This is an aspect of Christian living that has been largely ignored by American Christianity, probably because it would result in a large shift in the power structure of our country. Perhaps it is for the same reason that Thurman suggests the American slaves were never taught about Jesus' birth:
“In the teachings of the Bible stories concerning the birth of Jesus, very little appeal was made to the imagination of the slave because it was not felt wise to teach him the significance of this event to the poor and the captive. It was dangerous to let the slave understand that the life and teachings of Jesus meant freedom for the captive and release for those held in economic, social, and political bondage.”35
It is unclear as to how and why the American church would become so distanced from their prototype and why they would ignore the wide margin of socioeconomic stratification in America, even within the church. It is evident that the American church is a far cry from the Acts church, whose believers were reportedly “one in heart and mind. No one claimed that any of his possessions was his own, but they shared everything they had... there were no needy persons among them.”36
The second revolutionary aspect of the early church that we are trying to rejuvenate is a sense of personal responsibility, a higher social consciousness, and hearts dedicated to bringing justice to the oppressed. We refuse to stand idly by while injustice is carried out – we speak out and act against war, terrorism, and poverty – and we start by taking a long hard look at our own government, the empire of the United States which looks ever more like the Roman empire which held the peaceful church of Jesus under strict persecution. We aim to subvert the US in its proliferation of hate by spreading a doctrine of love and compassion for all people, even our enemies – that's right, even the government officials. We long to be a force for peace and reconciliation against the imperial forces which champion war and destruction. We hope to be the answered prayer of men and women around the world who suffer at the hands of American self-interest.
Rigoberta Menchú was one such woman who prayed for the deliverance of her people, the peasants of Guatemala. She said of the church, “[They have] always talked of love and freedom, but there is no freedom in Guatemala. Not for us at least. And we're not going to wait until we see the kingdom of God in the sky either.”37 It was extremely disconcerting to discover how out of touch the church in Guatemala was with the suffering of the Guatemalan peasants, but it was equally encouraging to read about the faith that this woman and her fellow peasants had in the midst of their suffering. She writes:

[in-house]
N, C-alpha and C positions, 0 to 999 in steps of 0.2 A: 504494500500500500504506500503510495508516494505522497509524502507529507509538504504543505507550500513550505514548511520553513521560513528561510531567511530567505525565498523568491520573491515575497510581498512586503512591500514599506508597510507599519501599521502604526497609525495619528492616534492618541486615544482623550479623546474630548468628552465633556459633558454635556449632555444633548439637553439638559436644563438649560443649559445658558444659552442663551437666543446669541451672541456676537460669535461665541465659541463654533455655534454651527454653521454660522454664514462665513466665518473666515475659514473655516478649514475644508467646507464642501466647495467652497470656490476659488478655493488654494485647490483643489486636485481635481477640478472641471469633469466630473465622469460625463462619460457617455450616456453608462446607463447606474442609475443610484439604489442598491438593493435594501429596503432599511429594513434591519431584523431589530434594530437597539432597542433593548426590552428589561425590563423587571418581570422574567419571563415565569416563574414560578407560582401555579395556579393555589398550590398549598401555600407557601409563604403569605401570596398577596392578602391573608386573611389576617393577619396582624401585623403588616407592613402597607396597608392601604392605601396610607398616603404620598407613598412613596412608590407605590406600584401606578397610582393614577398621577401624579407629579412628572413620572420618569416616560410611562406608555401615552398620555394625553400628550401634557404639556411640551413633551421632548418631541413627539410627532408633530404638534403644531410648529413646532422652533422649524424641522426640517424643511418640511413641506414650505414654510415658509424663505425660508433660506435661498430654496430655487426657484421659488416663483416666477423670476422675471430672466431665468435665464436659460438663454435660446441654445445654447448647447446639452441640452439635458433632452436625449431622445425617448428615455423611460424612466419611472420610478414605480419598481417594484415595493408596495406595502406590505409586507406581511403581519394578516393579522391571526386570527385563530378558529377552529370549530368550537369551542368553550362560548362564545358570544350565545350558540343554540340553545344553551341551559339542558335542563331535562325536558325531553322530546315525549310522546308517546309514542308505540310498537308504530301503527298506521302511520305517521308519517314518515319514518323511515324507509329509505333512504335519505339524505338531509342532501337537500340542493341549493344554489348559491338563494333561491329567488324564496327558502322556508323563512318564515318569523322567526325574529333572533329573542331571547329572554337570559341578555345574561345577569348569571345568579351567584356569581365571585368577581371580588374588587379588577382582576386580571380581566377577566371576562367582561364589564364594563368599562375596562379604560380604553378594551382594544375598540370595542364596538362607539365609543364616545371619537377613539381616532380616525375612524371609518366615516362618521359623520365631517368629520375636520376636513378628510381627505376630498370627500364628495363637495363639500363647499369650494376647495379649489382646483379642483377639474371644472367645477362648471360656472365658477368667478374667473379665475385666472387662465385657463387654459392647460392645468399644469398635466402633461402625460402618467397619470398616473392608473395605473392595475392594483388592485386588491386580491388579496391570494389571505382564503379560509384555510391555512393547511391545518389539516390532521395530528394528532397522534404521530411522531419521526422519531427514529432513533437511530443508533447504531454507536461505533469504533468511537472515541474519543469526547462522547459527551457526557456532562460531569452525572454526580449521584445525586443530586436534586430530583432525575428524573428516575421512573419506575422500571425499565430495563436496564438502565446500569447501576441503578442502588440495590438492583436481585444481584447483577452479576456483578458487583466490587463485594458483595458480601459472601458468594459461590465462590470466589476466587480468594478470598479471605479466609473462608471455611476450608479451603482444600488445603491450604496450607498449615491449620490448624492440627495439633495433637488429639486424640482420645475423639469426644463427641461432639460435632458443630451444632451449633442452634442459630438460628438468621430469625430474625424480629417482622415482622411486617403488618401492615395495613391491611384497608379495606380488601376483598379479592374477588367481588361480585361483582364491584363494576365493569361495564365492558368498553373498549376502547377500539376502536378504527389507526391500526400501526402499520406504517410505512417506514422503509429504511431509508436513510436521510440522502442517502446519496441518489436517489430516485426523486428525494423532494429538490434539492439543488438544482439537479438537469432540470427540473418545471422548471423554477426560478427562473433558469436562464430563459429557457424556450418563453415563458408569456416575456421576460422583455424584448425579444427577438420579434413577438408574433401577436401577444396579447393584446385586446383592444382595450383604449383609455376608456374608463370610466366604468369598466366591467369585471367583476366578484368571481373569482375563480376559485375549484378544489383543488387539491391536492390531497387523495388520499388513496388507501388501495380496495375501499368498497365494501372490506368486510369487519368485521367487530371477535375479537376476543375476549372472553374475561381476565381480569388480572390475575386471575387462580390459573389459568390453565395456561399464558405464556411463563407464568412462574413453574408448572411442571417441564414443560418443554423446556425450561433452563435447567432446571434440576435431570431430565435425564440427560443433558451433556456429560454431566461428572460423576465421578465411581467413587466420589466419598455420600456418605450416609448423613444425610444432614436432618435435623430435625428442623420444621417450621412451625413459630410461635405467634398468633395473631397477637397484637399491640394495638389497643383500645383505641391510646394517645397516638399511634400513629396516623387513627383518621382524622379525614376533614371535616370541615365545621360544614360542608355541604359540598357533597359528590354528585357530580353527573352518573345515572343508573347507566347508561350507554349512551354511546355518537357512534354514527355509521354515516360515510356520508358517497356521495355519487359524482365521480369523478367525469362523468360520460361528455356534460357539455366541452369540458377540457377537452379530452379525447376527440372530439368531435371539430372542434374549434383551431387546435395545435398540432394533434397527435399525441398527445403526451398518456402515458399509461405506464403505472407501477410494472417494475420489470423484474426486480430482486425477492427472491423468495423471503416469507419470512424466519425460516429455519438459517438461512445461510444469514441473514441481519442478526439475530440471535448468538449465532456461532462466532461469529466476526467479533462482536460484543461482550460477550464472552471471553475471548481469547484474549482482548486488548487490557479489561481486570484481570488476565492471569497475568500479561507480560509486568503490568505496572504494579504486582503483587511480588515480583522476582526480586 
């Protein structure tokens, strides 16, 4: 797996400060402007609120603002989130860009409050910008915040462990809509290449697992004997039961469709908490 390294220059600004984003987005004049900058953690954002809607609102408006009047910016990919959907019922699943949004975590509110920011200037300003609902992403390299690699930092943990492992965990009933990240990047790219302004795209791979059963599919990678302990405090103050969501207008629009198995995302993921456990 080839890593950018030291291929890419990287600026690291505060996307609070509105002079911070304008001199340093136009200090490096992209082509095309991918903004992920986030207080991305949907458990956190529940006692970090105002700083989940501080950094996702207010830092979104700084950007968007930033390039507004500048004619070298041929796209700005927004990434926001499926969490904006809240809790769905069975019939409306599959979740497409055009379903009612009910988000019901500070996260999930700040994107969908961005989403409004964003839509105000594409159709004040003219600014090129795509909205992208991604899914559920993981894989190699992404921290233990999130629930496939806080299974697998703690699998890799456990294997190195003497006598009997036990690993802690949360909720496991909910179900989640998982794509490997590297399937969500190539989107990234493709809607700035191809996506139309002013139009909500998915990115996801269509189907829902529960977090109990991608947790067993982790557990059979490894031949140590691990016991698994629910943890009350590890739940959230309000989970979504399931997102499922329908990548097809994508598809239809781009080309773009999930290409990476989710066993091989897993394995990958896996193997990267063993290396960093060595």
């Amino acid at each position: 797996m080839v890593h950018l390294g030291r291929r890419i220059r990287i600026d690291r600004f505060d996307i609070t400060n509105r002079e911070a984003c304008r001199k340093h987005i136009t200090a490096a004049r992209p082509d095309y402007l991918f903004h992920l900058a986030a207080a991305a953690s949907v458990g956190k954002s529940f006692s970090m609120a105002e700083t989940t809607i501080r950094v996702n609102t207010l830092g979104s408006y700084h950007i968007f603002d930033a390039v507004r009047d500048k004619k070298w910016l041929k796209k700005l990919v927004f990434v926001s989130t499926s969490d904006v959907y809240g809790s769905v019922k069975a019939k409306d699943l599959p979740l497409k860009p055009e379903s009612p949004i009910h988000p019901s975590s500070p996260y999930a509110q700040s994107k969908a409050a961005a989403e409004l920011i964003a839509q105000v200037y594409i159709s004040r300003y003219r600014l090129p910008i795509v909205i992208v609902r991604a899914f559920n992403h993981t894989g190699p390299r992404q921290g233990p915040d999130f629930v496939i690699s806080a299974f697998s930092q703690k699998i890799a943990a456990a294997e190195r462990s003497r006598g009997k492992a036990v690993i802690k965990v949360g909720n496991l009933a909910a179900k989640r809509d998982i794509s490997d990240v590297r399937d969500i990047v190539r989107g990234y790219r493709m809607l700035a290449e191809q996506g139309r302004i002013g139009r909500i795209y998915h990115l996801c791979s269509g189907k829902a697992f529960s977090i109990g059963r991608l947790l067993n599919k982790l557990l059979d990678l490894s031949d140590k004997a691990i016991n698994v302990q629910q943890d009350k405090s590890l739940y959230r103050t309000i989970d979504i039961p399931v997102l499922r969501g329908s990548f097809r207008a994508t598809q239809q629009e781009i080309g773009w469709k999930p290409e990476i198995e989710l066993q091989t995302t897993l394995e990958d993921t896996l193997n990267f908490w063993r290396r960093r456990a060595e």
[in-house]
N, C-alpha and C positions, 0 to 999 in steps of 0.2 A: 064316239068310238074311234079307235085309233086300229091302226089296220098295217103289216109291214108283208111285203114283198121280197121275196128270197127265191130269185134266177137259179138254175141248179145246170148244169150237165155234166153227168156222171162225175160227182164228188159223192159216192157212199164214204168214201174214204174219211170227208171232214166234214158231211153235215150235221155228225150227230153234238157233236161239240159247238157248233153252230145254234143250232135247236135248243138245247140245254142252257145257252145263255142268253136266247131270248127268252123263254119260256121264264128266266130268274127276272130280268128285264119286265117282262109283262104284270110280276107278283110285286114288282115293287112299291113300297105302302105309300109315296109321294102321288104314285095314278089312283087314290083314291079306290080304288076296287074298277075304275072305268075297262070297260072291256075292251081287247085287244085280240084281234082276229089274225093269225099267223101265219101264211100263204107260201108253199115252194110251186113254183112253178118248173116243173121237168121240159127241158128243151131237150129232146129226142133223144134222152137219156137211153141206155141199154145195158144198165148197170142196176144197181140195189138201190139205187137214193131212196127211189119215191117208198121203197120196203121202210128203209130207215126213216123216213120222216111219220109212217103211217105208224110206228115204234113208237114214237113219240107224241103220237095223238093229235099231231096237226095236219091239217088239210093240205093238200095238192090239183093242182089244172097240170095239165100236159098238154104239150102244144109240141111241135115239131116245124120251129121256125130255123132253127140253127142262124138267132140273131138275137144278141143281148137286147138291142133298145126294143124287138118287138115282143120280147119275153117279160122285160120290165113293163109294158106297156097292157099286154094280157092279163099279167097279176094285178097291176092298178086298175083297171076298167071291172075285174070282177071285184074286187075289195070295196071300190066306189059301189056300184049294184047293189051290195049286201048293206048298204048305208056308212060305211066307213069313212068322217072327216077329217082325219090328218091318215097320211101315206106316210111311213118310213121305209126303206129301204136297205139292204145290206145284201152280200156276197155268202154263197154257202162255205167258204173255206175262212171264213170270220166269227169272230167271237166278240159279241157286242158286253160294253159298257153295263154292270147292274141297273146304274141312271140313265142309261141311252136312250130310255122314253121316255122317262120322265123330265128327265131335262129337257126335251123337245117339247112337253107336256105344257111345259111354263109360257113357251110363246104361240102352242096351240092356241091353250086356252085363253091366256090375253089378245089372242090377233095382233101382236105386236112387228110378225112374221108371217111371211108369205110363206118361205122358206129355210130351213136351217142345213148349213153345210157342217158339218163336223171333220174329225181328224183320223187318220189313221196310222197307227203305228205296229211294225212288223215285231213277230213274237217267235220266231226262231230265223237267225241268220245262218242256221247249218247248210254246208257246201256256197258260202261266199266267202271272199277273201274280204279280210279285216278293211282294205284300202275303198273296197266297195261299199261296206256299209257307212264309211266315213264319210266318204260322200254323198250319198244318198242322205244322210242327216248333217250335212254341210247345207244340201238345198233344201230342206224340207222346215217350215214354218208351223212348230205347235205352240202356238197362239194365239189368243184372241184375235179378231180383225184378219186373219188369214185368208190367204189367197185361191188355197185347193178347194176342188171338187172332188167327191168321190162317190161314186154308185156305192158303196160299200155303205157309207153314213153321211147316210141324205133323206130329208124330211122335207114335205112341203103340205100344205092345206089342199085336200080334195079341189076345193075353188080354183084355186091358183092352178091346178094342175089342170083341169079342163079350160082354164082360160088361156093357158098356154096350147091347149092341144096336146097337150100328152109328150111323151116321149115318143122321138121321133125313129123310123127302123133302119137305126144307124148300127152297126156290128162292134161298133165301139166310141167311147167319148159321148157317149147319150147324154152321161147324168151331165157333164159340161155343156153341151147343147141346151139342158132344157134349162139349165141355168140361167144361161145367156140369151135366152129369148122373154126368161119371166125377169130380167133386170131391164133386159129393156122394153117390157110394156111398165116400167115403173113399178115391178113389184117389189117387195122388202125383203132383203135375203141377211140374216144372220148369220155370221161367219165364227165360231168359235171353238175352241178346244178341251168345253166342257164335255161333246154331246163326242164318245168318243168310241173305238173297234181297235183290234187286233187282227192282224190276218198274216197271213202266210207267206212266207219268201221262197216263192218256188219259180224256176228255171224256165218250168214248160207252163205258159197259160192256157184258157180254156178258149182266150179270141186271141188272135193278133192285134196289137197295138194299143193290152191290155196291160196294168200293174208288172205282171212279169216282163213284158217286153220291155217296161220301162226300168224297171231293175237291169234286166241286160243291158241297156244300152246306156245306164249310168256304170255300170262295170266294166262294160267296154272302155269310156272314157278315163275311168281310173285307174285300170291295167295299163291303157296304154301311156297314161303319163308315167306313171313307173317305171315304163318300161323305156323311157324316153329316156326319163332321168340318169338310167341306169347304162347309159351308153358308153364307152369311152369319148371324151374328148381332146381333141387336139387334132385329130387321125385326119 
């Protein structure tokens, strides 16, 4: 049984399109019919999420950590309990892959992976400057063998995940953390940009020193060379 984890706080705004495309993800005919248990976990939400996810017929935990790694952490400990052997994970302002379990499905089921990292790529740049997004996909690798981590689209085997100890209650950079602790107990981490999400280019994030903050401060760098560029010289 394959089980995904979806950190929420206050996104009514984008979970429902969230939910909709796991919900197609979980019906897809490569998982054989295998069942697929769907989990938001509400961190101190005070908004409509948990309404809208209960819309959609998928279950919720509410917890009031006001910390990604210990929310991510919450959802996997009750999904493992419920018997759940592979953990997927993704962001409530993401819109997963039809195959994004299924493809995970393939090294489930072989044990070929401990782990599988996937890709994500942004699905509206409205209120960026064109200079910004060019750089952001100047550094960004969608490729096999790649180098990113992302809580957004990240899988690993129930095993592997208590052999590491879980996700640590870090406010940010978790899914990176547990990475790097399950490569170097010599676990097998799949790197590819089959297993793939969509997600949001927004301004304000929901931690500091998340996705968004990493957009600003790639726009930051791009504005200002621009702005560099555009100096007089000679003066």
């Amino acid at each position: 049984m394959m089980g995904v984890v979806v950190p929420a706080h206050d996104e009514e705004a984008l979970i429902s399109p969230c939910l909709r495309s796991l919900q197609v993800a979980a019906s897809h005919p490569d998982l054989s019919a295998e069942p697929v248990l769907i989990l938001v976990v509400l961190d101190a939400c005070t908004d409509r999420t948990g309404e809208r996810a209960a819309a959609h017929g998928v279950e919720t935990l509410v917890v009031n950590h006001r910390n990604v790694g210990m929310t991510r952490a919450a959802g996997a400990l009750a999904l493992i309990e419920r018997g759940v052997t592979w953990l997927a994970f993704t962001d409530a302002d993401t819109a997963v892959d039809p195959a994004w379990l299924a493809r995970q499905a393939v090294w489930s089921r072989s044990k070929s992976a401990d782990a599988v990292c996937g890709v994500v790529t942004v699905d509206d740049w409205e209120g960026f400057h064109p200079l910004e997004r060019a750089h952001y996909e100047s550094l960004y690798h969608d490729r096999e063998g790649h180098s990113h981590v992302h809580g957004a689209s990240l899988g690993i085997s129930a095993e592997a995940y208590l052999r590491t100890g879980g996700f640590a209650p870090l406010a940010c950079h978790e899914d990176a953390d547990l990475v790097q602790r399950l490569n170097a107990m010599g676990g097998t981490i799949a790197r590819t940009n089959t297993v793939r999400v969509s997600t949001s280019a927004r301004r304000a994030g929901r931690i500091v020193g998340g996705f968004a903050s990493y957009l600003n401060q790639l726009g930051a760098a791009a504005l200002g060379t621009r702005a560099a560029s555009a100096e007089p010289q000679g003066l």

“When I first became a catechist, I thought that there was a God and that we had to serve him, I thought God was up there and that he had a kingdom for the poor. But we realized that it is not God's will that we should live in suffering, that God did not give us that destiny, but that men on earth have imposed this suffering, poverty, misery, and discrimination on us.”38
The men she refers to here, the ones who imposed the suffering upon her people, were in power primarily because of our government's vested interests in the United Fruit Company.
The Church that I am a part includes this woman and her peasant family and all others who have been oppressed by the evil forces of this world; and all those active in actually doing something about it. We stand alongside the sick, the hungry, the poor, and the powerless and acknowledge that none of us is really any better than the other; we are all sick, hungry, poor, and oppressed – it is the nature of the corrupt world in which we live. When we do this, when we become aware of our own brokenness, “our eyes are opened to see our own faces in the faces of the oppressed and to see our own hands in the hands of the oppressors. Then we shall all be truly free.”39 Indeed, it will be then and only then that we can declare that our love has conquered all, and that our revolution has come.
31 Lennon/McCartney, “Revolution”
32 Claiborne, p. 113
33 Claiborne, p. 159
34 Will O'Brien, of Alternative Seminary, as quoted in Claiborne, p. 167
35 Howard Thurman, as quoted in Cole, p. 50
36 Acts 4:32
37 Menchú, p. 234
38 Menchú, p. 132
39 Claiborne, p. 253